Monday, 25 November 2013


“There is no charm equal to tenderness of heart.” - Jane Austen

We watched a chick flick at the weekend, which I was dragged in front of the TV to see, but in the end it wasn’t too bad considering it was an Angeleno adaptation of a Jane Austen novel – Beverley Hills style. It was the 2011 Angel Gracia film “From Prada to Nada”, starring Camilla Belle, Alexa Vega, Kuno Becker, Adriana Barraza and Nicholas D’Agosto. Fina Torres, Luis Alfaro and Craig Fernandez wrote the screenplay based on Jane Austen’s novel “Sense and Sensibility”.

Two wealthy Beverley Hills sisters, Mary (Vega) and Nora (Belle) not only have to cope with their father’s death on his 55th birthday, but also must survive when they find themselves destitute, seeing their father was bankrupt. They discover they have a half-brother (Pablo Cruz) and are forced by a grasping sister-in-law to move in with their aunt Aurelia (Barrazza) in East L.A.

Mary, the younger sister, is the most spoiled, she speaks no Spanish, and is scared of the vatos. Nora, her sister convinces her to finish college, while she goes off to work in a law firm. Mary decides that one of her wealthy and good-looking teachers will be her ticket back to Beverley Hills. Nora discovers that in her job as a legal intern, Edward (D’Agosto), her supervisor, is the brother of the grasping sister-in-law. Nora and Edward fall in love but Nora wishes to finish her education and progress her career rather than concentrate on matters of the heart. While they live in the barrio, they discover the true meaning of love, family and priorities in life. Needless to say a happy end is in store for all concerned.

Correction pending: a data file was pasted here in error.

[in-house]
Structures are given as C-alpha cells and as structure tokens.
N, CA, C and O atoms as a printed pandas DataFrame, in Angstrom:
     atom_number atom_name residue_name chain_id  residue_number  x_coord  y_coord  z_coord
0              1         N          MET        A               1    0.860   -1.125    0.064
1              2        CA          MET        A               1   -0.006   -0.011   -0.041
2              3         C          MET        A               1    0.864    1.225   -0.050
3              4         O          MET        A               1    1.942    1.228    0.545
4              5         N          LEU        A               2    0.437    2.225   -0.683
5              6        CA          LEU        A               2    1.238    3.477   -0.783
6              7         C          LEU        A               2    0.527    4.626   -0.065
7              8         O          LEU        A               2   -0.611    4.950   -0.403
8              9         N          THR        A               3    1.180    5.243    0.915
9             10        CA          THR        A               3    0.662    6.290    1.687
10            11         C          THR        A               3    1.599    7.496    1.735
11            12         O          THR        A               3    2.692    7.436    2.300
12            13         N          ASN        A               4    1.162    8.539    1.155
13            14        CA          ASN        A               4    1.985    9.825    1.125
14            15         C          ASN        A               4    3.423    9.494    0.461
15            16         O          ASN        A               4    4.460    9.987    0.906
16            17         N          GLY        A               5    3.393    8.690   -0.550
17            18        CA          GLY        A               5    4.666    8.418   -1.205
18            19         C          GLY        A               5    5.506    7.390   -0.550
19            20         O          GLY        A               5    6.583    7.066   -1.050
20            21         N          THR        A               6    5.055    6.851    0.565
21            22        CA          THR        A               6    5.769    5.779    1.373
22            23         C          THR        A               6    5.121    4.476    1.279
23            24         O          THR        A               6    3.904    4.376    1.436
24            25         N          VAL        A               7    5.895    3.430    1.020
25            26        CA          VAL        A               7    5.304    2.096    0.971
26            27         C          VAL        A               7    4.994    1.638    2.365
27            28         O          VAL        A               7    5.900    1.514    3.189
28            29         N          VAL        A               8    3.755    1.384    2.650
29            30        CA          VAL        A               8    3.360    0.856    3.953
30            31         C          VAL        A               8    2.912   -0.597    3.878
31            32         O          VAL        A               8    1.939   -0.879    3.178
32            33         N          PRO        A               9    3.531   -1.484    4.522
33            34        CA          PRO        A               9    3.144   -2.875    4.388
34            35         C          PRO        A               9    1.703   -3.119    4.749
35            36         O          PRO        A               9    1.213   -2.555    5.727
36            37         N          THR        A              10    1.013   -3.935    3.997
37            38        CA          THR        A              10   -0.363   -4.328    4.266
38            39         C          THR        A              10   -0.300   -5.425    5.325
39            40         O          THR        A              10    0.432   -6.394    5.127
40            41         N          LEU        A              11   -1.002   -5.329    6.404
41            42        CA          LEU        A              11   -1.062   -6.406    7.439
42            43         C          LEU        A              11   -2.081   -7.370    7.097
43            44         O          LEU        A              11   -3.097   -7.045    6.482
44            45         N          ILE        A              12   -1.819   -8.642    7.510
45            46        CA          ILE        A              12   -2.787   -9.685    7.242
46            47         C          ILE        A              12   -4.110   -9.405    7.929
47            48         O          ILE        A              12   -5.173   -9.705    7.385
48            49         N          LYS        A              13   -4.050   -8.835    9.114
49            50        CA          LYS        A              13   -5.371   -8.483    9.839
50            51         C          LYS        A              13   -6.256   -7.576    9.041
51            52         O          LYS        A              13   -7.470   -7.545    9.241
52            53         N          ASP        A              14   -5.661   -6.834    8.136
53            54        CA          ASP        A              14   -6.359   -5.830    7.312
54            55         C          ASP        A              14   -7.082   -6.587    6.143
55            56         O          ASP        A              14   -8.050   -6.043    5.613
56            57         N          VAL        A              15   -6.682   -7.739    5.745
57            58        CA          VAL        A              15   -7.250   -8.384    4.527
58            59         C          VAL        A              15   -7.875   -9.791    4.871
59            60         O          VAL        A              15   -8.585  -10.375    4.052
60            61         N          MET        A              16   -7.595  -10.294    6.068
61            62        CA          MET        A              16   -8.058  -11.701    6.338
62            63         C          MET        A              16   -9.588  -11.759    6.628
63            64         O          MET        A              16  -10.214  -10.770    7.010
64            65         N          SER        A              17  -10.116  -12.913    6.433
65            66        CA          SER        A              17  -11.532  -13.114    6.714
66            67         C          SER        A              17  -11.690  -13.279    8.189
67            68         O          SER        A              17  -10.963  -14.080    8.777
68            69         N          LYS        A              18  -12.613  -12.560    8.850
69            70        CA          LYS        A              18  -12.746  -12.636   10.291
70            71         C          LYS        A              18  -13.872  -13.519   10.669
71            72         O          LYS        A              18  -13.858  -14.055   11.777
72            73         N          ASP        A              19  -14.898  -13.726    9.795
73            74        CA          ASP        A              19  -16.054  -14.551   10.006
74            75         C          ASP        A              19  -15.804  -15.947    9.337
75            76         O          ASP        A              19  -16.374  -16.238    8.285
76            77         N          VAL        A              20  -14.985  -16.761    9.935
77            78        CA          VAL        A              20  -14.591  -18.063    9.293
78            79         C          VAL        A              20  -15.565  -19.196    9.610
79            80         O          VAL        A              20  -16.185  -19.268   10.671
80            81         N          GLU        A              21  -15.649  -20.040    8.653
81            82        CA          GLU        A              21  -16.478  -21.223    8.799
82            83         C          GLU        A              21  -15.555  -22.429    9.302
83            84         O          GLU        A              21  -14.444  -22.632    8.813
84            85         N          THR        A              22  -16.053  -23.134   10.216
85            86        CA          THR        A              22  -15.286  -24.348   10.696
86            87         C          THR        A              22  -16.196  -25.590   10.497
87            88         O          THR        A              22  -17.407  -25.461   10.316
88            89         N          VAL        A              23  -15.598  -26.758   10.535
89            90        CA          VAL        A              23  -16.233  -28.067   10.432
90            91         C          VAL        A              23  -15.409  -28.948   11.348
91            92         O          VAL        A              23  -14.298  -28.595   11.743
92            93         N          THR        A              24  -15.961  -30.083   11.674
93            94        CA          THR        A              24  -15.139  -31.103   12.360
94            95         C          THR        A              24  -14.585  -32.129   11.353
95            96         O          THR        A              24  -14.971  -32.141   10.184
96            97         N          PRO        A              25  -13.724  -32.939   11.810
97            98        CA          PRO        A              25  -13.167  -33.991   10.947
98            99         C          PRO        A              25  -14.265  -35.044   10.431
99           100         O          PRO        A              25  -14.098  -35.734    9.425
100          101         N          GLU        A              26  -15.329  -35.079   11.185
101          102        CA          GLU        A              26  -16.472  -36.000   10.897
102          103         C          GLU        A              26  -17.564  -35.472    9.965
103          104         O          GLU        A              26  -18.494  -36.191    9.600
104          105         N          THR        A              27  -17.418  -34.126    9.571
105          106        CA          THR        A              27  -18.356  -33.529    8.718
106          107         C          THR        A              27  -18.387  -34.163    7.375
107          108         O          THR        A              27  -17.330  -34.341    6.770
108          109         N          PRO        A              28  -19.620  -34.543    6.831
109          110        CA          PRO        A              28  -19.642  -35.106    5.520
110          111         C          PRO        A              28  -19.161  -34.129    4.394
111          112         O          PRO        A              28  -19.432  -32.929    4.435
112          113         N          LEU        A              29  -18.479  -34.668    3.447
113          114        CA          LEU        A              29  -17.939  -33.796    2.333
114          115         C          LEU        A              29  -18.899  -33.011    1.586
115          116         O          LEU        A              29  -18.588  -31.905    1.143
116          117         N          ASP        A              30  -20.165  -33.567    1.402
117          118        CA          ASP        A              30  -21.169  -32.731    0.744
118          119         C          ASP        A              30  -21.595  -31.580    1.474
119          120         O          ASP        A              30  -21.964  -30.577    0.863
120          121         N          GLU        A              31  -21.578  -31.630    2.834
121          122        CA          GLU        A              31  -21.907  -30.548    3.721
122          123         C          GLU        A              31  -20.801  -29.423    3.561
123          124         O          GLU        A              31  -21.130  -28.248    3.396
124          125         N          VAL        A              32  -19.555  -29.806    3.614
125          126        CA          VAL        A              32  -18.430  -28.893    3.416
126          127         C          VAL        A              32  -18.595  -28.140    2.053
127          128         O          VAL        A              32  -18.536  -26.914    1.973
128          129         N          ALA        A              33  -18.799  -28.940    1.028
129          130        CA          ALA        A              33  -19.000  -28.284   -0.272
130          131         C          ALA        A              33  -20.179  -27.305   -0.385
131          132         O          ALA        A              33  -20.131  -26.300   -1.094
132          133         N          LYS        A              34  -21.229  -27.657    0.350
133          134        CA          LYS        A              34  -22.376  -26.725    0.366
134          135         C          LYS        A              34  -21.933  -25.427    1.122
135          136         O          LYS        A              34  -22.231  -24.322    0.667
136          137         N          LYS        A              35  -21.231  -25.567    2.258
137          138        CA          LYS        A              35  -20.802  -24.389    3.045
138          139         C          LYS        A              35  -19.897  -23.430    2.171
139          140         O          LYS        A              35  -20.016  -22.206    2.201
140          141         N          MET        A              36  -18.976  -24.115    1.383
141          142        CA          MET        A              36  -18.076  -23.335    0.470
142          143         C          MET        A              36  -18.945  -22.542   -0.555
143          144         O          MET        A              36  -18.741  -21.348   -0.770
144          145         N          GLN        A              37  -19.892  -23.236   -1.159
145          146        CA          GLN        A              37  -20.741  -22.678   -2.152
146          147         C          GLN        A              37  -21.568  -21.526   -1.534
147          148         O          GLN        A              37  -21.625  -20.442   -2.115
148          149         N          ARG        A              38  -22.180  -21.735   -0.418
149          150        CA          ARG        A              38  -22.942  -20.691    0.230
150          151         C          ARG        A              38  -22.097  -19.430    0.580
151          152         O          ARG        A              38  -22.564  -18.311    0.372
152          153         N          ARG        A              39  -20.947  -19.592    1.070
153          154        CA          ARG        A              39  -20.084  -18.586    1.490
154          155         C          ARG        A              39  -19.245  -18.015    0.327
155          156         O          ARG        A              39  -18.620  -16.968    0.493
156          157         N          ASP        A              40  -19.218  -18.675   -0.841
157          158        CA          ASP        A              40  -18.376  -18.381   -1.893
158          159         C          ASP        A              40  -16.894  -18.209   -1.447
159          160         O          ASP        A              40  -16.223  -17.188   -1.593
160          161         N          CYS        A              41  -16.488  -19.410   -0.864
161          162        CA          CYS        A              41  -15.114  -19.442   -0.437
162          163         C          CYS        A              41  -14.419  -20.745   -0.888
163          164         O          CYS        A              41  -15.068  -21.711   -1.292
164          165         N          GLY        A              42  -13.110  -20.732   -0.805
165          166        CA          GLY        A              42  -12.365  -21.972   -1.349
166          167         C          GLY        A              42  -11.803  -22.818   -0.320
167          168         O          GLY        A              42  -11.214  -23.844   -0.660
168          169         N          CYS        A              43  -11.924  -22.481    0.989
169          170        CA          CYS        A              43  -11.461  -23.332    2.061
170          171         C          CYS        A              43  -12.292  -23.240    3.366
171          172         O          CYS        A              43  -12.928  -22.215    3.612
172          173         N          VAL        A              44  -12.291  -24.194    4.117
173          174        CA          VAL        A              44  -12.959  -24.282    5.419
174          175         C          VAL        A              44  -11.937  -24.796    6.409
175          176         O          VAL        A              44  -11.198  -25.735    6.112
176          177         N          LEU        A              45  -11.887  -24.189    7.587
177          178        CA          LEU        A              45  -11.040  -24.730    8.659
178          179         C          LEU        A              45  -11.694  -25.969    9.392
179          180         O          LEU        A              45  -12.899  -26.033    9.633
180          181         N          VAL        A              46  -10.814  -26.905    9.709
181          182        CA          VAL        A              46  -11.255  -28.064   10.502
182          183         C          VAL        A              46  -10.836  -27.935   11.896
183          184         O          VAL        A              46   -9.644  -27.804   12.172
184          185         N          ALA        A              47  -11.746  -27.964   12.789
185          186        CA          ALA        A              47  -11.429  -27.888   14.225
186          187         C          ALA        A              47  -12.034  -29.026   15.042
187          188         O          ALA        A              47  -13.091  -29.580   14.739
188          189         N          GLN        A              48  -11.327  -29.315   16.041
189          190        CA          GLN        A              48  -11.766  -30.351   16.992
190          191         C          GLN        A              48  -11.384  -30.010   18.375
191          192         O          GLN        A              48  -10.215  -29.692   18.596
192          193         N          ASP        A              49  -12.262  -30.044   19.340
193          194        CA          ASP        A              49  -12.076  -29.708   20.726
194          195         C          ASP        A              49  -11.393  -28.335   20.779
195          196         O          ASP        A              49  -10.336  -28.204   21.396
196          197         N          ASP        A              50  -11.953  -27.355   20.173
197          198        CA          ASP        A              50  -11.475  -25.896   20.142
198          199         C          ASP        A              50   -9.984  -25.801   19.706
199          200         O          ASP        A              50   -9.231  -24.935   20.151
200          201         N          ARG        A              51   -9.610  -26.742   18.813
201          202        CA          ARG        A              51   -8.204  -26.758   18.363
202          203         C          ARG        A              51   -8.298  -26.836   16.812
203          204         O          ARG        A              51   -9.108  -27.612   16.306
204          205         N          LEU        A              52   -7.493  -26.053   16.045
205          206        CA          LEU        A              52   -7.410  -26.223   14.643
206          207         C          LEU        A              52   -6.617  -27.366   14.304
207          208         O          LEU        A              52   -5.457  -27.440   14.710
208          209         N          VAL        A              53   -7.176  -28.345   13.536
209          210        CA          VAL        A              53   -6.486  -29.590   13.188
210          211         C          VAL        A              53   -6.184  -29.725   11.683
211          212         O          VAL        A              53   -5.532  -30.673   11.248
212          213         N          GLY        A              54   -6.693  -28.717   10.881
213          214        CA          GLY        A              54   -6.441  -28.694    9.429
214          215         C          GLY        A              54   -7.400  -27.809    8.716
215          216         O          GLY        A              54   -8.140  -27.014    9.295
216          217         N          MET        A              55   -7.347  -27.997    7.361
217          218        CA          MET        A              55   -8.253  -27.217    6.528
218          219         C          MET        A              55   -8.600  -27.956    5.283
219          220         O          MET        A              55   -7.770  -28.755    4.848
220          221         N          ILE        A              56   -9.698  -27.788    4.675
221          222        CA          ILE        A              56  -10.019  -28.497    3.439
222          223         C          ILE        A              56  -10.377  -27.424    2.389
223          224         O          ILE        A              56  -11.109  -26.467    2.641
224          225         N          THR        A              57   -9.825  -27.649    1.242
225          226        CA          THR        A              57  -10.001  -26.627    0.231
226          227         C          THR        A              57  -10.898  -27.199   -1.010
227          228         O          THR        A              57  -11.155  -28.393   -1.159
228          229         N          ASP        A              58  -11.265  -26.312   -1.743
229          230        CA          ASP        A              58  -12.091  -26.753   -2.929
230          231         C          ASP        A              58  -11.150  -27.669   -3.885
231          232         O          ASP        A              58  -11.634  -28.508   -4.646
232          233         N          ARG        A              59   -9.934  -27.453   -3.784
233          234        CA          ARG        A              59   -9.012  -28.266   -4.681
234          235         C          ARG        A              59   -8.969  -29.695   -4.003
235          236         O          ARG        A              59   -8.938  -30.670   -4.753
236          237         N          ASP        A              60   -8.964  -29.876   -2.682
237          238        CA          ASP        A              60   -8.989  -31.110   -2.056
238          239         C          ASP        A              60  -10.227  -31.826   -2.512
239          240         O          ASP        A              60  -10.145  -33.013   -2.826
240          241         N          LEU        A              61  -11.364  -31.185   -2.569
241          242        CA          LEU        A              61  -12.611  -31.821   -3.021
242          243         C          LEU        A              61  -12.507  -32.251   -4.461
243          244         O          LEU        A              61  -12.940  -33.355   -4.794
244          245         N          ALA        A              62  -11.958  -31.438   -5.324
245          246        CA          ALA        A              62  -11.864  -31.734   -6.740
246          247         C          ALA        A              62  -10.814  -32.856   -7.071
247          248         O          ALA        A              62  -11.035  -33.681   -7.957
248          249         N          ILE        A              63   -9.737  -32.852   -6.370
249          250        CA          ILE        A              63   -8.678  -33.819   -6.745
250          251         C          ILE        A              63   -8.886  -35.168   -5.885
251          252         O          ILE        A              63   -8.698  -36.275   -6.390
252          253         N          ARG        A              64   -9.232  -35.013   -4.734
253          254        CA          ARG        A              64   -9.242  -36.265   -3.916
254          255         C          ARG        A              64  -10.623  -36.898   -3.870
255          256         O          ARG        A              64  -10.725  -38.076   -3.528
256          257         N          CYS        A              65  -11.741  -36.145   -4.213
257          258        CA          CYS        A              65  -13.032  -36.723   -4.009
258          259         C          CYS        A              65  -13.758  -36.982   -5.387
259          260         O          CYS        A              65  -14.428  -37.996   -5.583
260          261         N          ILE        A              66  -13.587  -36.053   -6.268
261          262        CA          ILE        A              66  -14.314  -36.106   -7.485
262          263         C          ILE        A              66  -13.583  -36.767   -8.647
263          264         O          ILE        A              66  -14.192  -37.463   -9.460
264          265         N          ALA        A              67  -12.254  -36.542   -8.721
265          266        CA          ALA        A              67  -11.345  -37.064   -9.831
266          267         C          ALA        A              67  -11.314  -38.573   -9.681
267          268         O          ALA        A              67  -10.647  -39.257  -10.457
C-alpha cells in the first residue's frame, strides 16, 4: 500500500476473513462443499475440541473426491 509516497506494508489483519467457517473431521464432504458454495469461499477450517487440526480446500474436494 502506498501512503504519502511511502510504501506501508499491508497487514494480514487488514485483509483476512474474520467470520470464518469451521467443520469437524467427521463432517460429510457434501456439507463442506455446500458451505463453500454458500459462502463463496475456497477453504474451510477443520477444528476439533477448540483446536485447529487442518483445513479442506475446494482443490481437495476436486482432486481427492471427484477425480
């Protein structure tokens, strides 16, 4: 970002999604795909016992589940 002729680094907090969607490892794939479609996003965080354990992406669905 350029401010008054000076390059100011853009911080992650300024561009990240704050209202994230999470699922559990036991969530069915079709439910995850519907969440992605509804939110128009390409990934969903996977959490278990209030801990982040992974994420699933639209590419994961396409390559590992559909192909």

This was a lightweight romantic comedy with no pretensions whatsoever, treading solid familiar ground, which perhaps made me more kindly disposed to it. Jane Austen doesn’t always translate well to modern times, but the Latino twist on this adaptation worked. The concept of marriage and its importance may have been paramount to Jane Austen and her contemporaries, but no as much today. However, the Latino expectations regarding marriage and family suit the Austen premise well and the screenplay has been well-adapted to a contemporary Mexican/American reality.

The acting is good enough for the subject matter – this is no Shakespeare play. The director handles the material well and manages most of the time to control the actors tendency to overact. Some of the best acting comes from the supporting roles, Barrazza doing a splendid job as Aunt Aurelia, even though hers is a minor role. The others in the Barrio also provide some enjoyable moments. There is a tendency to typecast in the movie and the grasping sister-in-law is almost pantomime material. Wilmer Valderrama as Bruno, the love interest in the Barrio does a good enough job as the strong silent type.

The soundtrack was very well suited to the action, with well-accented contrasts between Beverley Hills pop and traditional Mexican sounds in the Barrio (music by Heitor Pereira). The soundtrack contains one of the best renditions of “Cielito Lindo” I have ever heard – it’s quite magical and it's a pity I couldn't track who the female singer was.

This is a very light and frothy romantic comedy and although very L.A. in terms of cultural references, we as Australians enjoyed it and understood the point of all references. It’s one of the advantages of living in a multicultural city like Melbourne. The film was savaged by the critics, but was much better received by the viewing public. If you set your expectation a notch or two down you will certainly enjoy the film for what it is – as I said, it’s not self-important, nor pretentious (which is always a good thing).

1 comment:

  1. Aha! I have just discovered the singer who is ont he soundtrack and sings "Cielito Lindo": It is Colombian singer/songwriter Marta Gomez from her album "Entre cada palabra" released in 2006.